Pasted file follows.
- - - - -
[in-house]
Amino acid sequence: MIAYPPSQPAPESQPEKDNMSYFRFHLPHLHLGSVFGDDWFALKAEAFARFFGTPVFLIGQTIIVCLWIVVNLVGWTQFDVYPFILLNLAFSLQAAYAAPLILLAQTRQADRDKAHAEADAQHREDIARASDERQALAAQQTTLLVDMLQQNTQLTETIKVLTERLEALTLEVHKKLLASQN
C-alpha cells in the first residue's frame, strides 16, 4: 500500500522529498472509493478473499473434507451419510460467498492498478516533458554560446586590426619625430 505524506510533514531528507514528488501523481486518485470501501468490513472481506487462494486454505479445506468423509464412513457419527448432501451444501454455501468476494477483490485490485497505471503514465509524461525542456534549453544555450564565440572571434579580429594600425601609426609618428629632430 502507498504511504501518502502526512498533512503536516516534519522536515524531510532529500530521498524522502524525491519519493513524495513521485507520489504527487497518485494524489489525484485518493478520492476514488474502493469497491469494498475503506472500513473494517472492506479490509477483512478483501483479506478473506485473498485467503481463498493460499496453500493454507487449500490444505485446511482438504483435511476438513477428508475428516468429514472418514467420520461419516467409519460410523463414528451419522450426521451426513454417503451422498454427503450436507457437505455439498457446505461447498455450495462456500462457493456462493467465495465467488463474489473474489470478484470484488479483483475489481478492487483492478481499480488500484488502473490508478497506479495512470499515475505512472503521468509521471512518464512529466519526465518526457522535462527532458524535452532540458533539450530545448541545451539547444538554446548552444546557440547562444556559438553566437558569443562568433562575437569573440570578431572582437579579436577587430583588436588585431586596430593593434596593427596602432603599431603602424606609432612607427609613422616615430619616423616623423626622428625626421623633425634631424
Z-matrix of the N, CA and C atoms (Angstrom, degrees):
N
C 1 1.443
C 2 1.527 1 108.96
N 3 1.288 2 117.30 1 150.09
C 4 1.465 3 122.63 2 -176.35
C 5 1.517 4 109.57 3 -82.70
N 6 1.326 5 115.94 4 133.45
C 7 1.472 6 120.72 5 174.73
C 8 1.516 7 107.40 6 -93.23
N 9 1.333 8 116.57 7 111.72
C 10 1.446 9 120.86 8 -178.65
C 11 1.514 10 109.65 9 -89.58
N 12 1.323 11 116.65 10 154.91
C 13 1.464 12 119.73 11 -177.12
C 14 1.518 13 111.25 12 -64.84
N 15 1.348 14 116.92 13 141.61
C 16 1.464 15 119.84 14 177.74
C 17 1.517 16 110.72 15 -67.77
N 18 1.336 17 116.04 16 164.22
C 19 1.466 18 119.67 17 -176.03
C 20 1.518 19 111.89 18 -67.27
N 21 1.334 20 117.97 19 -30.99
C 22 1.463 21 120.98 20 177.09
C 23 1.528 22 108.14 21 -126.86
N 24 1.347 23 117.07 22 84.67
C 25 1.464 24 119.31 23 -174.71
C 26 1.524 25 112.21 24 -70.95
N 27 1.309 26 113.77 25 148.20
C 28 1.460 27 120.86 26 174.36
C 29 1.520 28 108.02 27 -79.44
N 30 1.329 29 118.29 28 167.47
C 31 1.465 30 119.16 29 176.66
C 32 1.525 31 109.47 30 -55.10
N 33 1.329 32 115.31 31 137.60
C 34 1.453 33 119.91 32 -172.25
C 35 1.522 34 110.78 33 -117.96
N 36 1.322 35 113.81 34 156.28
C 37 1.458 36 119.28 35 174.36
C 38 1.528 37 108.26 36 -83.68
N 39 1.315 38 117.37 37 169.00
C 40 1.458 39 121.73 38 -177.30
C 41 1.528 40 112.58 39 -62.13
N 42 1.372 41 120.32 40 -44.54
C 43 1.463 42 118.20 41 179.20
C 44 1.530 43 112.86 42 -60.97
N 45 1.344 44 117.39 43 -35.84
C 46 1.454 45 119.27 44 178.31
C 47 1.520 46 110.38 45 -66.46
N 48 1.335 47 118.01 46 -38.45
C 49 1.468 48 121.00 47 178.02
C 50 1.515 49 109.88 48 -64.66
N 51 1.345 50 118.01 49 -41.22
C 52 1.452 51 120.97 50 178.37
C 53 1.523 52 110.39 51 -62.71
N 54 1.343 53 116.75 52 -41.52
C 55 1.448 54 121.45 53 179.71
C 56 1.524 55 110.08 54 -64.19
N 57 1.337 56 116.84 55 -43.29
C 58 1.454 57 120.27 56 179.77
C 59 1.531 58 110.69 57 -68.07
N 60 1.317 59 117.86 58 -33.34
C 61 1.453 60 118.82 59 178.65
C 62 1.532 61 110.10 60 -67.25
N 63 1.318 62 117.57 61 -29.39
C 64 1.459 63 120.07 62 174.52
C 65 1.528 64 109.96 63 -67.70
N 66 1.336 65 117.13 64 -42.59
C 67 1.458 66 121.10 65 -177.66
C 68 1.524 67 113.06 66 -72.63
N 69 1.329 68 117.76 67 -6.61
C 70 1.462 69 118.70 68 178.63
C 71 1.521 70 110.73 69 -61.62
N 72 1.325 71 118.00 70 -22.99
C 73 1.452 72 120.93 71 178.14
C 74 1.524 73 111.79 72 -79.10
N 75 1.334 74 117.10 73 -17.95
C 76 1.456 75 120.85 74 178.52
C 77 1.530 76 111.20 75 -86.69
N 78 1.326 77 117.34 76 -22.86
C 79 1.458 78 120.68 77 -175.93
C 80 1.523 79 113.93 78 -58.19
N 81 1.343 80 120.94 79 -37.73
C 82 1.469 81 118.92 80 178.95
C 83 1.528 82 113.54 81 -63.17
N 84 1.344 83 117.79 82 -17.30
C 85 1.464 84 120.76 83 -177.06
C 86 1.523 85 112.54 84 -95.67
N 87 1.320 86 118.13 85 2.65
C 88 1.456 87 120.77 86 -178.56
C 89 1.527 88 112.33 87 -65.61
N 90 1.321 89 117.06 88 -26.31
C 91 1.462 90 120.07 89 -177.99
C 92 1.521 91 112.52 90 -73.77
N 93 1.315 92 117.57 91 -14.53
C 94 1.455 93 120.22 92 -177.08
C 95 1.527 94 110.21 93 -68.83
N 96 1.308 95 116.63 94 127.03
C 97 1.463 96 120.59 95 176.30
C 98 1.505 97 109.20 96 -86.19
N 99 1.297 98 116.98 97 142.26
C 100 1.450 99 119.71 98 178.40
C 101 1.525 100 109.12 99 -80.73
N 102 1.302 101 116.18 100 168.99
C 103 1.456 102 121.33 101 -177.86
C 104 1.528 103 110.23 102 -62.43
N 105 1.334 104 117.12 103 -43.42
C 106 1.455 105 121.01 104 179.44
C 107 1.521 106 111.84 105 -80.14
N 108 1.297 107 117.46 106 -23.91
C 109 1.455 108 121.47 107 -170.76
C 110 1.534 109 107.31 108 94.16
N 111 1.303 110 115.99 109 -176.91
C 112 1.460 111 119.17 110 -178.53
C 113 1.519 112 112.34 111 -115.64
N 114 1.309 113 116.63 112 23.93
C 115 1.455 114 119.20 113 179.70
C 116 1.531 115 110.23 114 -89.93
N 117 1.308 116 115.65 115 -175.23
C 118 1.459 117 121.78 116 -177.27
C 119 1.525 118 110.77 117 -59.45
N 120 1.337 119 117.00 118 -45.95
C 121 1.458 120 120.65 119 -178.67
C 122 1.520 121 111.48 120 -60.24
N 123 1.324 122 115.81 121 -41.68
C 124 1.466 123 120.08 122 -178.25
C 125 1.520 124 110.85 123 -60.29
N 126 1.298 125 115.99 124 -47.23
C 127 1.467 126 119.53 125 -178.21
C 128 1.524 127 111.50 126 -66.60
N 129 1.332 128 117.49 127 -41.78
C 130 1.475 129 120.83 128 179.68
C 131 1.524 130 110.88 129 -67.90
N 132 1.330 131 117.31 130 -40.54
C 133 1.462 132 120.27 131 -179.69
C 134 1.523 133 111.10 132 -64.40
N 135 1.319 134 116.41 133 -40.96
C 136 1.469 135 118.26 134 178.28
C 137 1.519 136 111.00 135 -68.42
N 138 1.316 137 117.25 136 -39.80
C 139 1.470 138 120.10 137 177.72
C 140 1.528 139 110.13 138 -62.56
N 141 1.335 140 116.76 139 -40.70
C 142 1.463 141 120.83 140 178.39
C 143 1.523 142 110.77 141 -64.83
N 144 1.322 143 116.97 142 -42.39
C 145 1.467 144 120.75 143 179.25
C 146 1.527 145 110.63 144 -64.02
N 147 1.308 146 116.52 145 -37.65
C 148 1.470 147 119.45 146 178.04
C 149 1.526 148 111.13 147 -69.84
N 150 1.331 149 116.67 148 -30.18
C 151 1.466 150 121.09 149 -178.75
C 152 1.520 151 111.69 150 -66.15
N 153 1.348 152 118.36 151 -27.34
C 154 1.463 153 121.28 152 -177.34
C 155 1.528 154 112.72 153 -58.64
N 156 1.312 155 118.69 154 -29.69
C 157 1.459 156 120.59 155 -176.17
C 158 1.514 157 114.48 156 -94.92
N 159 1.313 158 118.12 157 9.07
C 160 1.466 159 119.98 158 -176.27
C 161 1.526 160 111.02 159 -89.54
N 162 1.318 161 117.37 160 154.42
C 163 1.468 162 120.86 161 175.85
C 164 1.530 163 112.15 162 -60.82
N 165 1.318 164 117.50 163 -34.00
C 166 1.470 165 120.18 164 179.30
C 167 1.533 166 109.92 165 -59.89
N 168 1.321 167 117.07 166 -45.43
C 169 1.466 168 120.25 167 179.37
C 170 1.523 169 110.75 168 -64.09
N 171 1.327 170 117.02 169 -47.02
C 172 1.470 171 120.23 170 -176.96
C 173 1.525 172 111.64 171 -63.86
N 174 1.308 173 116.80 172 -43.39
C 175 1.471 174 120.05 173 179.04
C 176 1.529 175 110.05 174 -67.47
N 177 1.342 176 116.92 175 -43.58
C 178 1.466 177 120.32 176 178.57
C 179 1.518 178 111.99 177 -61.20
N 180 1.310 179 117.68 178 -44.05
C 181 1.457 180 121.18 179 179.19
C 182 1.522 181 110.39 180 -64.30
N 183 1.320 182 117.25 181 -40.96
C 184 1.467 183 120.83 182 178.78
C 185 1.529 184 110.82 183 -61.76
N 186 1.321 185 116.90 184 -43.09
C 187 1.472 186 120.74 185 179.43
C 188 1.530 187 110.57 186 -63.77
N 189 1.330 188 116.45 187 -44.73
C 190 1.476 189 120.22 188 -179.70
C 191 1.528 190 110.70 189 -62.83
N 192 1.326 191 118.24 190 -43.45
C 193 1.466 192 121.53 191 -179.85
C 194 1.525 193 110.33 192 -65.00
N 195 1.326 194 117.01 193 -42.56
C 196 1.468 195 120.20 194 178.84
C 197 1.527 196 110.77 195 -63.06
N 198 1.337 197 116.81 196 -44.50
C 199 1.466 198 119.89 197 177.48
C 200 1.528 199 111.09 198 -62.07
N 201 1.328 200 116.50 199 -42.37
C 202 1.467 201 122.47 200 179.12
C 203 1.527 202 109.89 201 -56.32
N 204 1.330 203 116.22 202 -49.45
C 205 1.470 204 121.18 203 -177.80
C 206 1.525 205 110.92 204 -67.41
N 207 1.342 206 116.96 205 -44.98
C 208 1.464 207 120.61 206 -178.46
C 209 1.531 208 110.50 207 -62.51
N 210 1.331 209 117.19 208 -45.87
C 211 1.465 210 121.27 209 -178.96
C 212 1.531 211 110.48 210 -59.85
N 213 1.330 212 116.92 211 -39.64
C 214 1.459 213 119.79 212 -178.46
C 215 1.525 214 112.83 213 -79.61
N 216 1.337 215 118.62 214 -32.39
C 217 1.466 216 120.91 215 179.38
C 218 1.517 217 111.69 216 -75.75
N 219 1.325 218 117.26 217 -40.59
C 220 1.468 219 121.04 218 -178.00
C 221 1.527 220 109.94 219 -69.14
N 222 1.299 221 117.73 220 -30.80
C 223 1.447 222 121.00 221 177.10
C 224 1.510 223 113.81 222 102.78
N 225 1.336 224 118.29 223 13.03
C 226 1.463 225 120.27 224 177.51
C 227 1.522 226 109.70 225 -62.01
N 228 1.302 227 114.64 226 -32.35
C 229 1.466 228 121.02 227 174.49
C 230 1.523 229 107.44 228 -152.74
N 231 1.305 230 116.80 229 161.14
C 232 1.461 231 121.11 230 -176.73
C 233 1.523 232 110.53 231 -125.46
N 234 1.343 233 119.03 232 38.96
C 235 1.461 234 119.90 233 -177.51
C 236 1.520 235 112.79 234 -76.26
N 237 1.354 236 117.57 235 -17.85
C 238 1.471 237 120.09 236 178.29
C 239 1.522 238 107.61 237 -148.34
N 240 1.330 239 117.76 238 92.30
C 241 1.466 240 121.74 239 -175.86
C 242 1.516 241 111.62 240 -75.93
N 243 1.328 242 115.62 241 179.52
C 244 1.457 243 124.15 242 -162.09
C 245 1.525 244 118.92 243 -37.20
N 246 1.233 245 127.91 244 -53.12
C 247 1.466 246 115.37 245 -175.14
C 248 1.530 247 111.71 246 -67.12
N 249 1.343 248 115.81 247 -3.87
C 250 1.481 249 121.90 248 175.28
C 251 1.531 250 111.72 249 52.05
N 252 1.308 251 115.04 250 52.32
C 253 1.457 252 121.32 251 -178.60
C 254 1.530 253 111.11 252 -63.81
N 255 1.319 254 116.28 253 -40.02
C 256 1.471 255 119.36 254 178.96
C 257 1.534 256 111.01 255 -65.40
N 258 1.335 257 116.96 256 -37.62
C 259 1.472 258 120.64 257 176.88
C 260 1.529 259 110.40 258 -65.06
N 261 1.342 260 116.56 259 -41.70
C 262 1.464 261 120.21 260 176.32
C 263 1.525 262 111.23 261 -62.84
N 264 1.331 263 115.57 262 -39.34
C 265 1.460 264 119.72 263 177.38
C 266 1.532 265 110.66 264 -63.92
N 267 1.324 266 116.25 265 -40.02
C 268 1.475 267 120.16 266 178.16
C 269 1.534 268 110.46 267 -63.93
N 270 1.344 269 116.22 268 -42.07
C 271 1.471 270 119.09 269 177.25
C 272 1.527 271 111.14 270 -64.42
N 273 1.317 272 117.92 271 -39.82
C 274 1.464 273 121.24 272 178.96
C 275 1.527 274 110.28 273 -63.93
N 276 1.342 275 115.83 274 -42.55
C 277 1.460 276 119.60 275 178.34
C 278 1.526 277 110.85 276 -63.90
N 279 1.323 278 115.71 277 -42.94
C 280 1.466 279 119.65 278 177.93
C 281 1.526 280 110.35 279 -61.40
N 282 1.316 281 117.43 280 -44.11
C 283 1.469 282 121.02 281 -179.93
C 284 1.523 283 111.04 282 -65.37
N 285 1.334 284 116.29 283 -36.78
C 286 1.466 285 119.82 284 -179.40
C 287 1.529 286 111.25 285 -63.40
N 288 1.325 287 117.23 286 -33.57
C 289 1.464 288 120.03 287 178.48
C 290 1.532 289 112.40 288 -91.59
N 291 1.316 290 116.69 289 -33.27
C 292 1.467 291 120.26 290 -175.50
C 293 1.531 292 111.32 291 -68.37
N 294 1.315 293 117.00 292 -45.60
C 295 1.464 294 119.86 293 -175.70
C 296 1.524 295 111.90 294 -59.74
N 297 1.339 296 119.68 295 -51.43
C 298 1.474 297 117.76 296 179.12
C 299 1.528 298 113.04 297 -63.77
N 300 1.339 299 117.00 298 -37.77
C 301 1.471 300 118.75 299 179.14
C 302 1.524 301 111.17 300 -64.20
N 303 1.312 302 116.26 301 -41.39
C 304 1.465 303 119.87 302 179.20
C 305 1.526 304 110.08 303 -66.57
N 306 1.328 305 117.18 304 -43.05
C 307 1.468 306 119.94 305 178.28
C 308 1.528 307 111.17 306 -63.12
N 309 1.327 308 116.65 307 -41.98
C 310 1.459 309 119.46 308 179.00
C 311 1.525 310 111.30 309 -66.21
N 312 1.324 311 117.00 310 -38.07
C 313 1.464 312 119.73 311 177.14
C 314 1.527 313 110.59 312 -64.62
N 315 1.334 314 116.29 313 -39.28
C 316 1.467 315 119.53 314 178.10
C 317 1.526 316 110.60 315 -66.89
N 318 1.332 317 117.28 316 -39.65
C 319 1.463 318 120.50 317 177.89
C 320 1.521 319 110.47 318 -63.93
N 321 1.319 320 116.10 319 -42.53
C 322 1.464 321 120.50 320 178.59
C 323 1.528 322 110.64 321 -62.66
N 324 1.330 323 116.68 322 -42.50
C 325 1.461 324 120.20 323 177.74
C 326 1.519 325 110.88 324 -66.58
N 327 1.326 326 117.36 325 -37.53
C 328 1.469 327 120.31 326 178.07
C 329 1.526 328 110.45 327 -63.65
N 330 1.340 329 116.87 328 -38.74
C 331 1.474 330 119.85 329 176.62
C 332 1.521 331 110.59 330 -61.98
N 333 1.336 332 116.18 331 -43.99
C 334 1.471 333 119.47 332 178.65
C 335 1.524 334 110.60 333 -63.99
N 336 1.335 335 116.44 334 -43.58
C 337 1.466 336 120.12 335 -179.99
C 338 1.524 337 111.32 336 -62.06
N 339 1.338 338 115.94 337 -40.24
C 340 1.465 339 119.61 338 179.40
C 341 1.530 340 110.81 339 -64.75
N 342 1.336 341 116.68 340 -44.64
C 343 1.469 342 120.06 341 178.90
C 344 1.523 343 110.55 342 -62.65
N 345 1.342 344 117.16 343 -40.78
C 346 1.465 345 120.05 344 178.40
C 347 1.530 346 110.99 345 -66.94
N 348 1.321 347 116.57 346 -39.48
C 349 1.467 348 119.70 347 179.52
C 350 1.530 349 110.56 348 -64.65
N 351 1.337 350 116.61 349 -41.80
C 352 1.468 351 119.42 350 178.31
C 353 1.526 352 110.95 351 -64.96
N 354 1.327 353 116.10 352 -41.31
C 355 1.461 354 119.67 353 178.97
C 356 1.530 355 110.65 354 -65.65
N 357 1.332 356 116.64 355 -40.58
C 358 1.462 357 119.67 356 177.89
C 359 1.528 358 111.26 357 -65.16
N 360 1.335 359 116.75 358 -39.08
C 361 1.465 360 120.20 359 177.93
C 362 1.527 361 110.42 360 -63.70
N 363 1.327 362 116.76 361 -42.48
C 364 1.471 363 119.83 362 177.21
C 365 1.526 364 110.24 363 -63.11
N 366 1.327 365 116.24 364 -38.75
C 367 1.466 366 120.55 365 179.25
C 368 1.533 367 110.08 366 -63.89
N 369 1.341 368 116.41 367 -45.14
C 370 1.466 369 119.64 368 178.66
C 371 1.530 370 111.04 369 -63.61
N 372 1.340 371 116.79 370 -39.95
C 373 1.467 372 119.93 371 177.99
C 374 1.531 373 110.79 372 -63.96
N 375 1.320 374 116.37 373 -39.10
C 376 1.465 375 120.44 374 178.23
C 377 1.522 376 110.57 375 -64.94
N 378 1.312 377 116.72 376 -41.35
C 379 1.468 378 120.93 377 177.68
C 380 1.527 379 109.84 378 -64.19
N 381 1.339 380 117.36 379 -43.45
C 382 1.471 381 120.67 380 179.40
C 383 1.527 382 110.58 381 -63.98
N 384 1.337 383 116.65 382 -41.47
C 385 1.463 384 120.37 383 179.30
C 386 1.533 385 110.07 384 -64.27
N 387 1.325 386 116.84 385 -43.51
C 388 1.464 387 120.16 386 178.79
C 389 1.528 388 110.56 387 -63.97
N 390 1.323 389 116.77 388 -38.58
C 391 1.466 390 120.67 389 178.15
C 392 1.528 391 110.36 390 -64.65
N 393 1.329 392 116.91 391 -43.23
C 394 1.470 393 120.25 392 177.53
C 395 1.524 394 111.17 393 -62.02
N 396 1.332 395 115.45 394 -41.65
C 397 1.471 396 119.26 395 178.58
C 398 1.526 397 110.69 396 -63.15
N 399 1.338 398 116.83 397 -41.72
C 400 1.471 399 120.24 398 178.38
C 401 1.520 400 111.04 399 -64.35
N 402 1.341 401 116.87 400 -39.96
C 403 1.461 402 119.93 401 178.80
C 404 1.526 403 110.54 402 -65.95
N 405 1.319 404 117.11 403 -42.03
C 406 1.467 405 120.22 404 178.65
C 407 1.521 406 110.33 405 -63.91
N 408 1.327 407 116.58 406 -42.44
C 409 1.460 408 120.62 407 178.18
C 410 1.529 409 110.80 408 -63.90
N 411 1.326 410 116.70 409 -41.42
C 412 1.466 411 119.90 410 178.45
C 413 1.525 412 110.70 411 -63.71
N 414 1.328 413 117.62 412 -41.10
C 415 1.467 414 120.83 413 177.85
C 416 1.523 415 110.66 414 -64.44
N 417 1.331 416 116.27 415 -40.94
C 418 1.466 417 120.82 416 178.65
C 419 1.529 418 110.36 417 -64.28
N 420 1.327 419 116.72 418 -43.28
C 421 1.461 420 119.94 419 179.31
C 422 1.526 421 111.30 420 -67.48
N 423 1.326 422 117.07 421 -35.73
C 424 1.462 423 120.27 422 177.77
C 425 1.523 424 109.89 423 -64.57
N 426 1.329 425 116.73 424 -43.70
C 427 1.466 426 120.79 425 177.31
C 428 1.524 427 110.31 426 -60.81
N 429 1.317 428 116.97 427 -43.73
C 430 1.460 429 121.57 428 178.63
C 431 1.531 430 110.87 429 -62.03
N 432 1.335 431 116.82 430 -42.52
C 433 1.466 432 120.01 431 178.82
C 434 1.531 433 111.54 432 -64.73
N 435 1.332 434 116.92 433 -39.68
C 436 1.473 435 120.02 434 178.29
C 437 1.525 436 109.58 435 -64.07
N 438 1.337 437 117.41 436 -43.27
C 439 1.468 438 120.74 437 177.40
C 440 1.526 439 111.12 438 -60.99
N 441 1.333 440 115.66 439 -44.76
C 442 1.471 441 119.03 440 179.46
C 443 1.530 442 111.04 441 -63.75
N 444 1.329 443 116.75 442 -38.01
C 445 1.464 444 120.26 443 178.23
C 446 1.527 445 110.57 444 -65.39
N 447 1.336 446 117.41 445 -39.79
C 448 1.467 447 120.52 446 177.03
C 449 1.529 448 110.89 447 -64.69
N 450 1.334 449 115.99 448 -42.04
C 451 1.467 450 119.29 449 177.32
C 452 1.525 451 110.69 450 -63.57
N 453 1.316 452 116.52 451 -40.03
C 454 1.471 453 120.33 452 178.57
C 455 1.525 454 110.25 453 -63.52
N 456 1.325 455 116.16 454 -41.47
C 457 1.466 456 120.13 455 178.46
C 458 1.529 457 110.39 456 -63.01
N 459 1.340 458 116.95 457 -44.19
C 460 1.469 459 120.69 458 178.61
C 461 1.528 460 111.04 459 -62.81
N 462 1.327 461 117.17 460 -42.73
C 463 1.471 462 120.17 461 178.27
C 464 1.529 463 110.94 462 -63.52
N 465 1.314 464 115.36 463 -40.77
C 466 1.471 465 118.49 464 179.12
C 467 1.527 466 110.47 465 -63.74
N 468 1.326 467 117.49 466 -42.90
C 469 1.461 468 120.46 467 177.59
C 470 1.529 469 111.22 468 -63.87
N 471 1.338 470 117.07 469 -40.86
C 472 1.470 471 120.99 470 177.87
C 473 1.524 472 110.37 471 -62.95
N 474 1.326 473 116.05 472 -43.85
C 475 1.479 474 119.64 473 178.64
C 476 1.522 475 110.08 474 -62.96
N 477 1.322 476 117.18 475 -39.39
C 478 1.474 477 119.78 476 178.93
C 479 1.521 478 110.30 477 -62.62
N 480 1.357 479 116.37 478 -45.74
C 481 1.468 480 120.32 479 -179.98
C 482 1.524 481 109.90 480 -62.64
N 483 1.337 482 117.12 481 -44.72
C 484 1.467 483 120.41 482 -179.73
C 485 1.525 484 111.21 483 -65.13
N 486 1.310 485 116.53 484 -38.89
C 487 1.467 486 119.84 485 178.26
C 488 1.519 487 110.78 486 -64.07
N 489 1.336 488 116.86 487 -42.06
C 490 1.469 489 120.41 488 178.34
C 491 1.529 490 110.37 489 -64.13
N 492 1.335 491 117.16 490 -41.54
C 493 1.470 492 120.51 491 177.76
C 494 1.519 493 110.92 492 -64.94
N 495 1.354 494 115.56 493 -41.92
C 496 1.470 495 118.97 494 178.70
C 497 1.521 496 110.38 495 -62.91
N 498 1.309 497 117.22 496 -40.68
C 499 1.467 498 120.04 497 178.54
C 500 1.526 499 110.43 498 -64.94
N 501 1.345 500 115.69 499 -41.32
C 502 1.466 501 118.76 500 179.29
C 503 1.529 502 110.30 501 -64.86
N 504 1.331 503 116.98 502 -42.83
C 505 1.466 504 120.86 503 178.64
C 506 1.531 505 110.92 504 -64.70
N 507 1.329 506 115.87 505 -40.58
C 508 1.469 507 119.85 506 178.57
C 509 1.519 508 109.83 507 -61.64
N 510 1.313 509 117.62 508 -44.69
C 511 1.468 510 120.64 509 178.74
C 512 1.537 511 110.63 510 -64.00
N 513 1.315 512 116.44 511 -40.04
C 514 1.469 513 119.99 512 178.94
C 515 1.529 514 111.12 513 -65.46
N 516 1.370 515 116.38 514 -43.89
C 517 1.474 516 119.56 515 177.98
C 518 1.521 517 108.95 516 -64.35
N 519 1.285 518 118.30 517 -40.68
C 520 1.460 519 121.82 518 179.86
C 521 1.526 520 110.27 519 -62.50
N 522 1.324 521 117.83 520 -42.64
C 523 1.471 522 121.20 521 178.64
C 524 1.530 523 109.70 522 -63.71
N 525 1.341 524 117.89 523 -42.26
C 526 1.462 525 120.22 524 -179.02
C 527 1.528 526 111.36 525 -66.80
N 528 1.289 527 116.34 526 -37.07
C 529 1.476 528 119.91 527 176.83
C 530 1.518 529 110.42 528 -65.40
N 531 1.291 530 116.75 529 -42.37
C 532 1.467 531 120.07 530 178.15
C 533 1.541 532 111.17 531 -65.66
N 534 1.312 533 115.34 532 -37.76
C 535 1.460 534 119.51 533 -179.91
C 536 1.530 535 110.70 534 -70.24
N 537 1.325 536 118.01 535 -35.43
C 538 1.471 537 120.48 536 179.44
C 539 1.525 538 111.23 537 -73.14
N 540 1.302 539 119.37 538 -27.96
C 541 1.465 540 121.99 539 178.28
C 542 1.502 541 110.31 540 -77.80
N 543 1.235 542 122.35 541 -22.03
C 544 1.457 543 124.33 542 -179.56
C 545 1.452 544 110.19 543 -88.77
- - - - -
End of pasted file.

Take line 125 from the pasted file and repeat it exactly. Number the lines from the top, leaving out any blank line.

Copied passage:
N 120 1.337 119 117.00 118 -45.95